Alex ulmer’s entertaining excursion into the world of mushrooms

Alex ulmer's entertaining excursion into the world of mushrooms

"A war rages under the earth every second, a battle with chemical substances." The fungus expert and graduate geoecologist alex ulmer in mitwitz vividly and graphically described the course of fungal growth. His lecture was all about an edible growth that goes into the cooking pot for many people, but for some it could also be the last meal. "If someone doesn’t really know their way around, it’s a bit like playing russian roulette", he admitted.

Ulmer’s lecture on the fungal kingdom cleared up with prejudices fundamentally. He answered fundamental questions, which often divide opinions, with an indomitable logic. "Do you cut off a mushroom or do you have to twist it out??", the question came from the audience. Everyone was staring intently at the expert. "A mushroom is like an apple tree, only in reverse. Does the tree break if you pick an apple or separate it?? No. Why would a fungus break it? It is rooted under the ground, what peeps out at the top is only the fruit. But nevertheless I would rather turn it out, because important characteristics for the edibility are often found at the lower end of the stem. Please be sure to leave the hole clean afterwards." Also with the traditional ideas about the "mushroom season" he said: "fungi are present all year round, even in winter. Only dry phases they do not like. And regarding the quantity limit on collecting: "it is limited to a few species, but in principle, everyone should anyway cover only their own needs. Emperor’s mushroom and truffle cannot be harvested at all. In addition, one should also consider the pollution of the fungi. And do not try blob the tour with the silver spoon, which you put in the pan during preparation to determine whether the mushroom is poisonous. This is complete nonsense. Unless you have deadly searches." In general it makes much more sense to know the poisonous species anyway, because there are much less of them than the edible ones.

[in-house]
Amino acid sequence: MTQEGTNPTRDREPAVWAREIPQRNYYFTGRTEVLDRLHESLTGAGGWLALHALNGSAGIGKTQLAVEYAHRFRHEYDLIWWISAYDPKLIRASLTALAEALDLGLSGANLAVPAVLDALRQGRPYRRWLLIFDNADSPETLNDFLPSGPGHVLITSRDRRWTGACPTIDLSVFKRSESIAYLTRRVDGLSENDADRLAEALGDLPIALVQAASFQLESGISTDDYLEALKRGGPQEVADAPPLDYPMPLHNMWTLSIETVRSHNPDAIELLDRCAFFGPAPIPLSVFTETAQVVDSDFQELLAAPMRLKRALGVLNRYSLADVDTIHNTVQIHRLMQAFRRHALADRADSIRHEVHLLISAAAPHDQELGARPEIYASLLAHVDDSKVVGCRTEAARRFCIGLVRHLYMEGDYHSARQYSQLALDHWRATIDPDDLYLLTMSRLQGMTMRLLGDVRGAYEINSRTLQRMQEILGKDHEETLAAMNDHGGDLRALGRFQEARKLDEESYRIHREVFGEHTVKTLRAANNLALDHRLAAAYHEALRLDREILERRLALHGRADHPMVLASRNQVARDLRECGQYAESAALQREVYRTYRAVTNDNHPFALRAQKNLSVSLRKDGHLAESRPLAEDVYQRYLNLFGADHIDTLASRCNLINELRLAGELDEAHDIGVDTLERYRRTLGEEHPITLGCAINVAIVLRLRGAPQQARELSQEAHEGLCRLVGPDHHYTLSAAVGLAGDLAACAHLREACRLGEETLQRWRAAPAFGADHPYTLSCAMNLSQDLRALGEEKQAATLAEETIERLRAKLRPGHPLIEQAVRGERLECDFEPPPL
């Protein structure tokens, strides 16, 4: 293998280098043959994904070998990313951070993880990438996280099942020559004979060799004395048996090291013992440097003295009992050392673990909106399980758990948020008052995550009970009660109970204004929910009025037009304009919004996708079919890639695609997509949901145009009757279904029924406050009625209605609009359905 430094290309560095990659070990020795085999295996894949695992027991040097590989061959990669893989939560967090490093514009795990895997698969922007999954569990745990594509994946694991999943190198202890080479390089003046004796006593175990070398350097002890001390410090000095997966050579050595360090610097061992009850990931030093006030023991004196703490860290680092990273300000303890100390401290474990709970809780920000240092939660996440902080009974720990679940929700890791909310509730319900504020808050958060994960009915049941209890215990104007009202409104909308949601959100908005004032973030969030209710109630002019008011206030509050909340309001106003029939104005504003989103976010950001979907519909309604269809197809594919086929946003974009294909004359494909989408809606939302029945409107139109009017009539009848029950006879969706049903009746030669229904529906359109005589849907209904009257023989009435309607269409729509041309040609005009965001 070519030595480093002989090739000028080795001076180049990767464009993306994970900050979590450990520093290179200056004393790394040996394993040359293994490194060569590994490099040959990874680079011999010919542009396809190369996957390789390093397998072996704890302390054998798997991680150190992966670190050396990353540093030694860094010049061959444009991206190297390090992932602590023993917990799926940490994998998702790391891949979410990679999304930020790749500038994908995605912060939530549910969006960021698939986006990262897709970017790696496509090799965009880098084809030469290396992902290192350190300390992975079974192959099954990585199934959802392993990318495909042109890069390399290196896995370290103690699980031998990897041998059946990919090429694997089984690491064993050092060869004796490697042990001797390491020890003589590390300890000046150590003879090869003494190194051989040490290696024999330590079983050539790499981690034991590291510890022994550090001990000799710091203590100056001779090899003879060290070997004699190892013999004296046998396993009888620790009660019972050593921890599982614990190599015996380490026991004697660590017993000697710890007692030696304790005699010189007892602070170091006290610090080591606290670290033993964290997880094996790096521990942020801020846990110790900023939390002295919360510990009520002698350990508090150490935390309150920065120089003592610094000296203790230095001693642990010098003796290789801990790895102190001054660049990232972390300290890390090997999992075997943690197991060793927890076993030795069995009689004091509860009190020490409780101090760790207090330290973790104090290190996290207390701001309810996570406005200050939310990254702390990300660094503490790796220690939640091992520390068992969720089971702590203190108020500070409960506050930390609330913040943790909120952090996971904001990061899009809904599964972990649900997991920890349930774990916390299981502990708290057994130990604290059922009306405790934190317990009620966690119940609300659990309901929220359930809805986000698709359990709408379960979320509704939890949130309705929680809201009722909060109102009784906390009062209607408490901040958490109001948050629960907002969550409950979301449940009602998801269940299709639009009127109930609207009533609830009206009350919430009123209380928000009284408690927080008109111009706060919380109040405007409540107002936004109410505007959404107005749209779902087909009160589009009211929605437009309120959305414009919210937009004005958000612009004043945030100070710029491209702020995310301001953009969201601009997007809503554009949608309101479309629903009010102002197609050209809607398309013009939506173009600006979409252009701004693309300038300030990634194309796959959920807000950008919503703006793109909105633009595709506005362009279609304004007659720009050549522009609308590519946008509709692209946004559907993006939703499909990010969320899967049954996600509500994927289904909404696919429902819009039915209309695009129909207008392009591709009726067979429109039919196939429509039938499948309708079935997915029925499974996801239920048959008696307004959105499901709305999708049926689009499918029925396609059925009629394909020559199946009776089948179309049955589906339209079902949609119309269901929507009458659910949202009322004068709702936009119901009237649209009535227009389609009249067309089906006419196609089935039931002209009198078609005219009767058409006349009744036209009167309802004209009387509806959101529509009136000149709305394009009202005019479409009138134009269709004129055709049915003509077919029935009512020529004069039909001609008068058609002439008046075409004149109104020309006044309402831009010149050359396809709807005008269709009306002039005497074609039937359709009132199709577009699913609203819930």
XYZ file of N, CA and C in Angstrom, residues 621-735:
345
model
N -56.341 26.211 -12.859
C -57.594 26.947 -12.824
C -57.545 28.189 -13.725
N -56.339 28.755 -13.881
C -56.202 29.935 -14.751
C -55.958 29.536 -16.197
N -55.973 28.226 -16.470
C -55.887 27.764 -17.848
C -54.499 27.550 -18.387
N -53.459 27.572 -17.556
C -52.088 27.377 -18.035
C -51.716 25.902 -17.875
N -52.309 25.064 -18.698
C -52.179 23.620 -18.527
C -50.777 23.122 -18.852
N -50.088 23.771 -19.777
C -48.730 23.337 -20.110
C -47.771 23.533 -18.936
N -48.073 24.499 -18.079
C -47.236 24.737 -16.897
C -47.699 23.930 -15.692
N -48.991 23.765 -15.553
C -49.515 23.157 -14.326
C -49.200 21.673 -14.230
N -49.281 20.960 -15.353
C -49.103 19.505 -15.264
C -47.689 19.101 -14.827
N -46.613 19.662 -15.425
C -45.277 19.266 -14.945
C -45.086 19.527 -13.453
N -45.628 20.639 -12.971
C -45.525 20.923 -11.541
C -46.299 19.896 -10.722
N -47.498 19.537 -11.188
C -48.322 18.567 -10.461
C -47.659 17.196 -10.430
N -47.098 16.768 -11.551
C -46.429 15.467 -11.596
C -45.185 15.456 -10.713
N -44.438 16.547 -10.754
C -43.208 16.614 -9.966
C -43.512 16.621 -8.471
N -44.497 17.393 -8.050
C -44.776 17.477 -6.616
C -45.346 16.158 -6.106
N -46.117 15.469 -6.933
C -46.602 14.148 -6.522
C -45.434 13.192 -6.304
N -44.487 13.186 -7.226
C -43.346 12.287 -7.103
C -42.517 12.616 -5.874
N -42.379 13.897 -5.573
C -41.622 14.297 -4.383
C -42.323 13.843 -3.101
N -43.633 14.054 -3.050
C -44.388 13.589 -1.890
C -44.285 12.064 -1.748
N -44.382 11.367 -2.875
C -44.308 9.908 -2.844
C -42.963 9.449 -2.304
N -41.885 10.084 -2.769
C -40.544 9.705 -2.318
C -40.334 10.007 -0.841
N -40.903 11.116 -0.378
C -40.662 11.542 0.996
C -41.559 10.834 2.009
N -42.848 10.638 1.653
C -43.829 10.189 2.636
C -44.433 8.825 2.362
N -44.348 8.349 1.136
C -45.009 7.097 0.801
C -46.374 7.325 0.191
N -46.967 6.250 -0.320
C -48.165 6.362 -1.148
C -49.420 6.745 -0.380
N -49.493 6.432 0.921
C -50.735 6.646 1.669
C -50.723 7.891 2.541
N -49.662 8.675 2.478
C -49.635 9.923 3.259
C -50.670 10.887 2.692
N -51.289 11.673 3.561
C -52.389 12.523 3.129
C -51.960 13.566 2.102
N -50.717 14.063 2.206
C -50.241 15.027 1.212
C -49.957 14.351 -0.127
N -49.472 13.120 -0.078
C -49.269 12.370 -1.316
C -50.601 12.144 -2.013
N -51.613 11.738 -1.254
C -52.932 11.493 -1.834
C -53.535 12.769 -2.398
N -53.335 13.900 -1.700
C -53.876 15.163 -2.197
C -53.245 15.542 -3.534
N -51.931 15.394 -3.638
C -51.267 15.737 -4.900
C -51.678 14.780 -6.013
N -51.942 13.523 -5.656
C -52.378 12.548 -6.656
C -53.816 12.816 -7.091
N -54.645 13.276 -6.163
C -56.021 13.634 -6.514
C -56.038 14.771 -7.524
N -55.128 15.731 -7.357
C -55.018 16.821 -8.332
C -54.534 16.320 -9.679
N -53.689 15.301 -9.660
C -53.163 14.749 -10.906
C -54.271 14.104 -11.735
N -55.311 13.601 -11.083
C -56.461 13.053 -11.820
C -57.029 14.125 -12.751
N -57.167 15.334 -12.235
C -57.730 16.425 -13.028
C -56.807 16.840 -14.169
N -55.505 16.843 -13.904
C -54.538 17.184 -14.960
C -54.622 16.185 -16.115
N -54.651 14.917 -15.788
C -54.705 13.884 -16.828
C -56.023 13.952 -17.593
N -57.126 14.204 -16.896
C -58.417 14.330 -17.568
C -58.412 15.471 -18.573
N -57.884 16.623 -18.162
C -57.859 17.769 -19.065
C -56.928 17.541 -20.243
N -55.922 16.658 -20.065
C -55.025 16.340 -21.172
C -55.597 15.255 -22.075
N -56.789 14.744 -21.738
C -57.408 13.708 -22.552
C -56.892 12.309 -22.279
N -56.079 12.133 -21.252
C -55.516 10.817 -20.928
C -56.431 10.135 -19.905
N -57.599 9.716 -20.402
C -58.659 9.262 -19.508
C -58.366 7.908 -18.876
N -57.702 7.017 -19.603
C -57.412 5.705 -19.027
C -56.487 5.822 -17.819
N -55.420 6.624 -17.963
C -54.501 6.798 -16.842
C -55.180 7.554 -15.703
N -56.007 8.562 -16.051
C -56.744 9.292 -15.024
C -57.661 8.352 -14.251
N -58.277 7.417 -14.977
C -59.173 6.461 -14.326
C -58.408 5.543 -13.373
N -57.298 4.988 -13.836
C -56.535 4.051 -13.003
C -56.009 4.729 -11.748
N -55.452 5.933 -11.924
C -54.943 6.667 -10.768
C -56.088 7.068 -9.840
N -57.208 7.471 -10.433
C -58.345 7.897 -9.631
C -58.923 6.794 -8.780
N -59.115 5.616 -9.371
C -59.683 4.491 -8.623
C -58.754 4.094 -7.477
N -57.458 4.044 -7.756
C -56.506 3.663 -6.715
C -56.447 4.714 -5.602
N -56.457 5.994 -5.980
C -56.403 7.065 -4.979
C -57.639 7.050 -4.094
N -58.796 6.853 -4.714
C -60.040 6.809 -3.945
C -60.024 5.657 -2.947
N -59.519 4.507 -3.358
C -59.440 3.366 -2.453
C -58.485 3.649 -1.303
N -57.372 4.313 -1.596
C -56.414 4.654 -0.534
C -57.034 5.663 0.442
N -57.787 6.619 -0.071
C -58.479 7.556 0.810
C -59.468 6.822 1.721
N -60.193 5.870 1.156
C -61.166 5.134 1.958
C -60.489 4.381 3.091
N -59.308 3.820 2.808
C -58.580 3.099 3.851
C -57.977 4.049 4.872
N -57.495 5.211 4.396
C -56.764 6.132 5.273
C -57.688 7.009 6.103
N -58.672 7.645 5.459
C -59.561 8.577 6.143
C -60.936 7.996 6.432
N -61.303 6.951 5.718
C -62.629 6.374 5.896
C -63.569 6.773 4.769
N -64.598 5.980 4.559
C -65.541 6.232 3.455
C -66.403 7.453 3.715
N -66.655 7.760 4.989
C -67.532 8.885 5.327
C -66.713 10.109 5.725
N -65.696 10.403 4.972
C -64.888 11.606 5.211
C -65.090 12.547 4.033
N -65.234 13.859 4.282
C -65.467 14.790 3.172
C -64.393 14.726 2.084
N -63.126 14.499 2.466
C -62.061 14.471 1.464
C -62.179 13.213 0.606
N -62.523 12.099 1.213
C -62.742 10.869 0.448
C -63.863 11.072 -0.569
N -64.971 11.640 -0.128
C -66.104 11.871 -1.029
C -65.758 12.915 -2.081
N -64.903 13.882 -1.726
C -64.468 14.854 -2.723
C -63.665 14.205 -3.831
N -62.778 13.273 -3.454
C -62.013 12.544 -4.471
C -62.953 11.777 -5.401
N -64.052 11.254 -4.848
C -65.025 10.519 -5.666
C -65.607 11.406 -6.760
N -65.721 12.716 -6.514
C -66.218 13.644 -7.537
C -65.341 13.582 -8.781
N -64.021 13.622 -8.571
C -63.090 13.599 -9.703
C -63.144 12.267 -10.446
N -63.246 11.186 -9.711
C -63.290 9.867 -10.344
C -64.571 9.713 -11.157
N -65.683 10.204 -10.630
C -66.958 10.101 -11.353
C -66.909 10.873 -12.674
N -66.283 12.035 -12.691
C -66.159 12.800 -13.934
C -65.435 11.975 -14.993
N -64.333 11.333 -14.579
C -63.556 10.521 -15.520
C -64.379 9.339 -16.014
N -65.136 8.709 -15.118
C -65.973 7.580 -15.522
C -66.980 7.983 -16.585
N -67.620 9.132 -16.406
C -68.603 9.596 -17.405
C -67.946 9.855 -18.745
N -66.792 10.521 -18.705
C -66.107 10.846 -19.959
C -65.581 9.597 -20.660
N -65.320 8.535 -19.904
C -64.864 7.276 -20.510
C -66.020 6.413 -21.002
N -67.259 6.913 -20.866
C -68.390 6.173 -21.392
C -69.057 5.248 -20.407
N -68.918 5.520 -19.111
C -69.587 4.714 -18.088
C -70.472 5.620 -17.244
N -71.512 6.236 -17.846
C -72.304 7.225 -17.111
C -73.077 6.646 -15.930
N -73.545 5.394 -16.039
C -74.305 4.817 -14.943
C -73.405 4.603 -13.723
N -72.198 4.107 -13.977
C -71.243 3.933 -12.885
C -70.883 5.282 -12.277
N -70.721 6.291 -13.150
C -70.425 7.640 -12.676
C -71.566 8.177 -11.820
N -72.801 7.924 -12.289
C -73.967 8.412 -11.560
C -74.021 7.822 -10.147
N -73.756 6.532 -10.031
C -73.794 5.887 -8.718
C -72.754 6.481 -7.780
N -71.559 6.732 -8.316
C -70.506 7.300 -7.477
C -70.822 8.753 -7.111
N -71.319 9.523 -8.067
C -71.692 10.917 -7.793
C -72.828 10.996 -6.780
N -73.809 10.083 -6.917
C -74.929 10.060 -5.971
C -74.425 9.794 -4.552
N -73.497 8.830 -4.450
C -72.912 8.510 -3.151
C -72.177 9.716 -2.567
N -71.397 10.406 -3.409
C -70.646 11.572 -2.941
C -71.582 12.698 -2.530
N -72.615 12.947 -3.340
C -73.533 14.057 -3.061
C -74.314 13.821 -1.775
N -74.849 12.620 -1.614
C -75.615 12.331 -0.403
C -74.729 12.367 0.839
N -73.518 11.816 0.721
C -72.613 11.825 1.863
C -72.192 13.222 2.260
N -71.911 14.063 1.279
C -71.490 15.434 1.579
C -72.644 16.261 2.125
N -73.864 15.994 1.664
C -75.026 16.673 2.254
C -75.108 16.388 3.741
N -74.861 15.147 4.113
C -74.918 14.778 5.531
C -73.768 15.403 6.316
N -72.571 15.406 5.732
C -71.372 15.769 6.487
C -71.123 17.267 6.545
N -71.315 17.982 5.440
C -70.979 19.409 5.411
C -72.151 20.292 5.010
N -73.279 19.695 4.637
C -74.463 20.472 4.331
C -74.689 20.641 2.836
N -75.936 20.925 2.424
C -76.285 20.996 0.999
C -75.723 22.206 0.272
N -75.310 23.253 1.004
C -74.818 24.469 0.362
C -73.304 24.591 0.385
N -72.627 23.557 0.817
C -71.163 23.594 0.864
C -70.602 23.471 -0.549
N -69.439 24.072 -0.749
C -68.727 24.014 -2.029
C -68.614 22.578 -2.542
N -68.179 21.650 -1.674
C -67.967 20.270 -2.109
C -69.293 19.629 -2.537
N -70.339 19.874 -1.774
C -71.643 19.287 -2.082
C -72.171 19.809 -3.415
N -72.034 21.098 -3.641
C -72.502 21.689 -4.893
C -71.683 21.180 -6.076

Because pictures are more likely to create a learning effect in people’s minds than mere words, he used this effect several times over. For example, he told of the fly agaric, also known as the "mother-in-law mushroom" referred to. "But there are other species that are suitable", he added with a wink. He strongly advised against using mushrooms as hallucinogens. "Unless you have an urgent need for dialysis."

Planed sweat smell

And because the mycologist wanted to involve not only the eyes, but also the senses of smell and taste, he chose the truffle as an example and said: "that’s the typical smell of swiss fungus that you get when you eat pasta. Taste is not a culinary complement."

Alex ulmer, however, not only deterred, on the contrary. He tried to expand the world of mushrooms, because there are several hundred species of edible mushrooms. "But stay calm when collecting with those you know. Chestnuts, boletus and other mushrooms are extremely tasty and are available in large quantities." However, he also advised interested parties to look into other types of business.

What he did answer was the question about the location. "There are mushrooms that grow only on – or near – certain trees. I do not need to look for it elsewhere. As an example he mentioned the birch mushroom. He also advised not to seek the coarse mushrooms. "What’s the use of harvesting a boletus that has a coarse diameter and is already so full of maggots that it can walk on its own?"

The most common ones are the real and the false chanterelle, the gall cane and the boletus, the mushroom and the green tuberous mushroom, the morel and the lorch, the sponge and the poisonous galerina, the pearl mushroom and the panther mushroom, the smoky-leaved and the green-leaved sulphur-head and the curly cucumber with the coral.

He ended the entertaining evening with curiosities such as the marzipan falbling, which "smells wonderful, but its roots always end up in a mouse toilet".

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